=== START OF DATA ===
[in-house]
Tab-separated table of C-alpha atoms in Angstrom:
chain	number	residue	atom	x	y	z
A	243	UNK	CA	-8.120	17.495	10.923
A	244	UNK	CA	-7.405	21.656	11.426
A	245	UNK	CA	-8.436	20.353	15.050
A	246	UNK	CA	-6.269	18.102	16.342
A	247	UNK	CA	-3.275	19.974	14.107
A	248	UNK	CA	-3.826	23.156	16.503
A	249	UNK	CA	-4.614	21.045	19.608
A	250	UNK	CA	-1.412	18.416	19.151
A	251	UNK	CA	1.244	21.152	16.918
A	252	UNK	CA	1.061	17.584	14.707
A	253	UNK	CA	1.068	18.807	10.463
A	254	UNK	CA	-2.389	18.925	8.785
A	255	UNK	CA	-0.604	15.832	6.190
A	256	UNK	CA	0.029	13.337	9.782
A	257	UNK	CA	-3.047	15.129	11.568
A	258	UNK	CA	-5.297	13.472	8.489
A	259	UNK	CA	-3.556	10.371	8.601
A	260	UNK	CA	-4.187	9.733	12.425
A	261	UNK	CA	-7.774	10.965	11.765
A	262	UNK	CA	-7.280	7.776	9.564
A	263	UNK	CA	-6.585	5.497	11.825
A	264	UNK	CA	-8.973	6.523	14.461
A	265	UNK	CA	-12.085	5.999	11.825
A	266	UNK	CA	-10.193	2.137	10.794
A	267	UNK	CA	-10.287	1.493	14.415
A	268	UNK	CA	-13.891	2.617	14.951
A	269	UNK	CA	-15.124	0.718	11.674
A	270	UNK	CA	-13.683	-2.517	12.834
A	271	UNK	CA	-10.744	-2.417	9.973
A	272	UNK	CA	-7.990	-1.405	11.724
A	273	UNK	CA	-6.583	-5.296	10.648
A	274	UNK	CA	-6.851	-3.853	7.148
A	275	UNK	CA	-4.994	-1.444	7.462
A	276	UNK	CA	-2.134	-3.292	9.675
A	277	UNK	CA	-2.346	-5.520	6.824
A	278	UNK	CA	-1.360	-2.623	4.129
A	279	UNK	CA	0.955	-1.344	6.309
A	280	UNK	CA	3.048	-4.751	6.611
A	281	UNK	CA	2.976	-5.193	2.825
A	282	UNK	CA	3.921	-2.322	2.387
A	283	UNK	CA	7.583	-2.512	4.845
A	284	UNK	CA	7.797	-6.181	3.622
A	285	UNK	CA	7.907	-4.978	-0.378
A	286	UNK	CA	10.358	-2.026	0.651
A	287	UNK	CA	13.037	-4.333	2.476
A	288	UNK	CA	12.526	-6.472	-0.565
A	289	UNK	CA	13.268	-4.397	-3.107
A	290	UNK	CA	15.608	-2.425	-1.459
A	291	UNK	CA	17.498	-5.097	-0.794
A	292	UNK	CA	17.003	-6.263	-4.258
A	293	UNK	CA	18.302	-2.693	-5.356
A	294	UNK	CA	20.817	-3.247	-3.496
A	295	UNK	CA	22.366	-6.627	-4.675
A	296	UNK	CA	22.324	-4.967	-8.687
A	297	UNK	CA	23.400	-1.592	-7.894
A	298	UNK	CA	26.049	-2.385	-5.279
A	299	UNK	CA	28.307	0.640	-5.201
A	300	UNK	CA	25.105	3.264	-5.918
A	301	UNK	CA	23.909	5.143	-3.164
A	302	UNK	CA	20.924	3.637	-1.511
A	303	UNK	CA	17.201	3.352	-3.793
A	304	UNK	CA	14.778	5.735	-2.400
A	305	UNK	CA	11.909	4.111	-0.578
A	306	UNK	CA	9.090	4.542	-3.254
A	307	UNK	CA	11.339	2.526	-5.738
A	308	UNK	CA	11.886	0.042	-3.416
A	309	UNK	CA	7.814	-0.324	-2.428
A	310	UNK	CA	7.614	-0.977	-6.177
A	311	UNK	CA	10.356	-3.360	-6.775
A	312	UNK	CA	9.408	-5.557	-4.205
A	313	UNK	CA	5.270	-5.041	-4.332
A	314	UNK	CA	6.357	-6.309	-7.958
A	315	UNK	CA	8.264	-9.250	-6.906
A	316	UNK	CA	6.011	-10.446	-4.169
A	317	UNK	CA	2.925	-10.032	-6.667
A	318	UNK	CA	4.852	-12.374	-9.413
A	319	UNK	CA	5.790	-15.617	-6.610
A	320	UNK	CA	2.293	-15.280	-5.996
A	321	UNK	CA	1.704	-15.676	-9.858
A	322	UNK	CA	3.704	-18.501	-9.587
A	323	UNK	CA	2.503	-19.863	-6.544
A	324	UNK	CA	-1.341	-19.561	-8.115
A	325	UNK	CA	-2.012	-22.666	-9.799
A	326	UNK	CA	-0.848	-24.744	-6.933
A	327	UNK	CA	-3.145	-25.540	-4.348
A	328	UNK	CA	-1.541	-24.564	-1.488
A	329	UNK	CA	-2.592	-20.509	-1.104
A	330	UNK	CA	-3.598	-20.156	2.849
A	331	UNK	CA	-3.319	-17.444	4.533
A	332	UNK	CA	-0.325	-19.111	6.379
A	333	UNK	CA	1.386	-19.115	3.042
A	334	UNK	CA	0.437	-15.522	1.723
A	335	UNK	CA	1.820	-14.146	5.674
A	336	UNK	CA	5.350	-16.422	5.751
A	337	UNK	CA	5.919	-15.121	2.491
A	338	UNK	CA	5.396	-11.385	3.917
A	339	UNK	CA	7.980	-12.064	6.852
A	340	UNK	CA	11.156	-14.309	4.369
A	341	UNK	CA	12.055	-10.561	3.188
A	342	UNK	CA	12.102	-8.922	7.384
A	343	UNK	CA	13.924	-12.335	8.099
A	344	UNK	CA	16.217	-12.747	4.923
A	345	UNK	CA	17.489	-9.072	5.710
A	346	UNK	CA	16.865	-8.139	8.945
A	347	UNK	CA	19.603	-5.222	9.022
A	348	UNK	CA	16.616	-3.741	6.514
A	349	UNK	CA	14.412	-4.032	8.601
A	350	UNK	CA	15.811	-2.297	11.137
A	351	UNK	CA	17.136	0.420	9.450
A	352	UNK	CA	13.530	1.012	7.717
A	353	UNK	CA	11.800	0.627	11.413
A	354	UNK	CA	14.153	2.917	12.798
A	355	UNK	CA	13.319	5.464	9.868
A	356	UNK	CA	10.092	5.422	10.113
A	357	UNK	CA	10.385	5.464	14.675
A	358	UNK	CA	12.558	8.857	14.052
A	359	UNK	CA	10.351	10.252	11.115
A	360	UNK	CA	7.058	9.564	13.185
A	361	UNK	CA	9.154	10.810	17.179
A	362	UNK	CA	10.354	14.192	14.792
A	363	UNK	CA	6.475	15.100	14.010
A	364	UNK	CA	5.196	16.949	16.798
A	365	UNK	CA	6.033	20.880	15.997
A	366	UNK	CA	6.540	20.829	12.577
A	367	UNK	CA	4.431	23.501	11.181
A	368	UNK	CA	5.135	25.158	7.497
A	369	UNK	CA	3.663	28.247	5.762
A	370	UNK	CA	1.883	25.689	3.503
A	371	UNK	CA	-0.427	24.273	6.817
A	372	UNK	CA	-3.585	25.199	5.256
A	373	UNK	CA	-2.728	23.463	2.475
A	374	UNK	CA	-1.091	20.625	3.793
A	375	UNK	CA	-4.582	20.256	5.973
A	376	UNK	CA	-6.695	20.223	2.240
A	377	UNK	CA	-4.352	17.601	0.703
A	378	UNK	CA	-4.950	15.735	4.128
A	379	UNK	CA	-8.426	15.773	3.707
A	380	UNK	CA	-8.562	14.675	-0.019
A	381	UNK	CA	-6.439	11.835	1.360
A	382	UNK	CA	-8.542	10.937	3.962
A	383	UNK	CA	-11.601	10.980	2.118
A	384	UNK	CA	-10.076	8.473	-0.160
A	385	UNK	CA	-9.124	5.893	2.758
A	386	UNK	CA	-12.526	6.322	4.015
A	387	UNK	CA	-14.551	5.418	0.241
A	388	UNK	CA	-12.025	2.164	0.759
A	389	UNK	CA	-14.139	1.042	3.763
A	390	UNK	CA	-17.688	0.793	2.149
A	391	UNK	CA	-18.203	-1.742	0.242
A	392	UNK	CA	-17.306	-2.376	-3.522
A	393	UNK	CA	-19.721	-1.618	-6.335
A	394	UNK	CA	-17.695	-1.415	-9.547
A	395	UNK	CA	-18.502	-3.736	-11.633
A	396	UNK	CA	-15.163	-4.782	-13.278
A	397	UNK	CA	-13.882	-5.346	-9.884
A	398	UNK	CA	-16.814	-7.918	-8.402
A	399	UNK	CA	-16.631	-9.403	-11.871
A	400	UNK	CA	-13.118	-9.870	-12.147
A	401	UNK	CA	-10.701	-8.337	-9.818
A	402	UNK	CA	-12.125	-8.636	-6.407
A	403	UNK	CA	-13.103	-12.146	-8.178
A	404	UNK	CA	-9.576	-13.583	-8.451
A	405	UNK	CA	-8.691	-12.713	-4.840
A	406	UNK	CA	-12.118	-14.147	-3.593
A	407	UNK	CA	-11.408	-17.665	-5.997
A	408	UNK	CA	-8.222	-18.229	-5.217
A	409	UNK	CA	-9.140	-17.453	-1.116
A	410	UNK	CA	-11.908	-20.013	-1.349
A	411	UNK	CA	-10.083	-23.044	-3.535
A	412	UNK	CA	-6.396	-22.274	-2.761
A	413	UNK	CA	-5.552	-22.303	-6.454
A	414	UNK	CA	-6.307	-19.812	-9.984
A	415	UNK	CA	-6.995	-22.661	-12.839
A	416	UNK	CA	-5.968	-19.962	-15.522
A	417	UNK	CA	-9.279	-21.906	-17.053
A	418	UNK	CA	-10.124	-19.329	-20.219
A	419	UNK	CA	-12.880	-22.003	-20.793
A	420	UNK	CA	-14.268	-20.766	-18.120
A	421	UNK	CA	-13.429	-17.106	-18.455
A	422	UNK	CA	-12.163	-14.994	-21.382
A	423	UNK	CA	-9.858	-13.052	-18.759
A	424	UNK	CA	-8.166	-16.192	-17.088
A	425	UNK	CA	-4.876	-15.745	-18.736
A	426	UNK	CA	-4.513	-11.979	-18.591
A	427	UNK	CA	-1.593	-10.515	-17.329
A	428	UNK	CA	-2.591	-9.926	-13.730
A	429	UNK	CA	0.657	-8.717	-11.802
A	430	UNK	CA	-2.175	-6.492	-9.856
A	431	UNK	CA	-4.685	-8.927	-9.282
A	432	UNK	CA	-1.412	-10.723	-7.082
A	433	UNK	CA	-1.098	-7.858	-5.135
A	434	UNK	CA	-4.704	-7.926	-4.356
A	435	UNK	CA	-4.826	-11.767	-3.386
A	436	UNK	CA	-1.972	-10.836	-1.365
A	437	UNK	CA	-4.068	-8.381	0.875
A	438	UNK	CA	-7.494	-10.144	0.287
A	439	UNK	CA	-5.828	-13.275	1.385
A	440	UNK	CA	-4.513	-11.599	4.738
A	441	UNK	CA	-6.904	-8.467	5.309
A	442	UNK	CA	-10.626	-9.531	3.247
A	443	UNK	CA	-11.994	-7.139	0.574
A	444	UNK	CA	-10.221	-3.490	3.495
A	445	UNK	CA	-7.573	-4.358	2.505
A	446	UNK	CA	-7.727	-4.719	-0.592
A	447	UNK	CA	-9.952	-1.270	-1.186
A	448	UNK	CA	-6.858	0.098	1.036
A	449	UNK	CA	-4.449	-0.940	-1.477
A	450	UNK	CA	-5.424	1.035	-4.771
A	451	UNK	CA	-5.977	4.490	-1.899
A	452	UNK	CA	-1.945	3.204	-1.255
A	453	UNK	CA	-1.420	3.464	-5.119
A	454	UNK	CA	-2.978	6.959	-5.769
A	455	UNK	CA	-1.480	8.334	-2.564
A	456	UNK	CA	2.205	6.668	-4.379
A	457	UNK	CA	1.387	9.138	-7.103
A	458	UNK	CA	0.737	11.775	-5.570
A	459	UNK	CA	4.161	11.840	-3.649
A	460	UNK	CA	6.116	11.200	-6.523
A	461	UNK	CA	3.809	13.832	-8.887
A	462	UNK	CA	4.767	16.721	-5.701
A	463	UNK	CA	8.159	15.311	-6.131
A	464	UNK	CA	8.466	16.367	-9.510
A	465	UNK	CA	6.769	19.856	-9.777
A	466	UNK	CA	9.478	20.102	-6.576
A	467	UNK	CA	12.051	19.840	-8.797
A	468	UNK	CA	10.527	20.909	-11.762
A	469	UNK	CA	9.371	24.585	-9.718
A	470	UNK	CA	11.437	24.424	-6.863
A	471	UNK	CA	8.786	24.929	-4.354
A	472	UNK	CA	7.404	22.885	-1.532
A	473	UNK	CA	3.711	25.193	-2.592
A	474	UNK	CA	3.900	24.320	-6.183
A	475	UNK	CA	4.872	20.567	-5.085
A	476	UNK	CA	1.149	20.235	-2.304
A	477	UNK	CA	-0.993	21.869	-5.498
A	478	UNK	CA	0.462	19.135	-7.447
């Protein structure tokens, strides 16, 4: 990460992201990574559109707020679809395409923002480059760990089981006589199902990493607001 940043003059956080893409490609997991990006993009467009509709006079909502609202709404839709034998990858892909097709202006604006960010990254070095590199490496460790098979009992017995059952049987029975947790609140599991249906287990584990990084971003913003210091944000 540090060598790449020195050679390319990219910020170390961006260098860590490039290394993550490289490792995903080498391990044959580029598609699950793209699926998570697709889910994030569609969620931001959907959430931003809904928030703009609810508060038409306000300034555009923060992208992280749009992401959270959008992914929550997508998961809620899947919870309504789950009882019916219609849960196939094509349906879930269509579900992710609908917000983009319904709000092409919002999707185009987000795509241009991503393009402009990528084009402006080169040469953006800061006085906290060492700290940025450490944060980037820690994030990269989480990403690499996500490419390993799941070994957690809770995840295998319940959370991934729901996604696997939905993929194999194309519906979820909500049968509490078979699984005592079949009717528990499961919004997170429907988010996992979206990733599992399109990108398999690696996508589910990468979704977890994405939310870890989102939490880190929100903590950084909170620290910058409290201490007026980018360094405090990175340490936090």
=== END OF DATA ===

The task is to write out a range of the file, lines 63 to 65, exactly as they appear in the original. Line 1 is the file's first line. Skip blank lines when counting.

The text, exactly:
A	302	UNK	CA	20.924	3.637	-1.511
A	303	UNK	CA	17.201	3.352	-3.793
A	304	UNK	CA	14.778	5.735	-2.400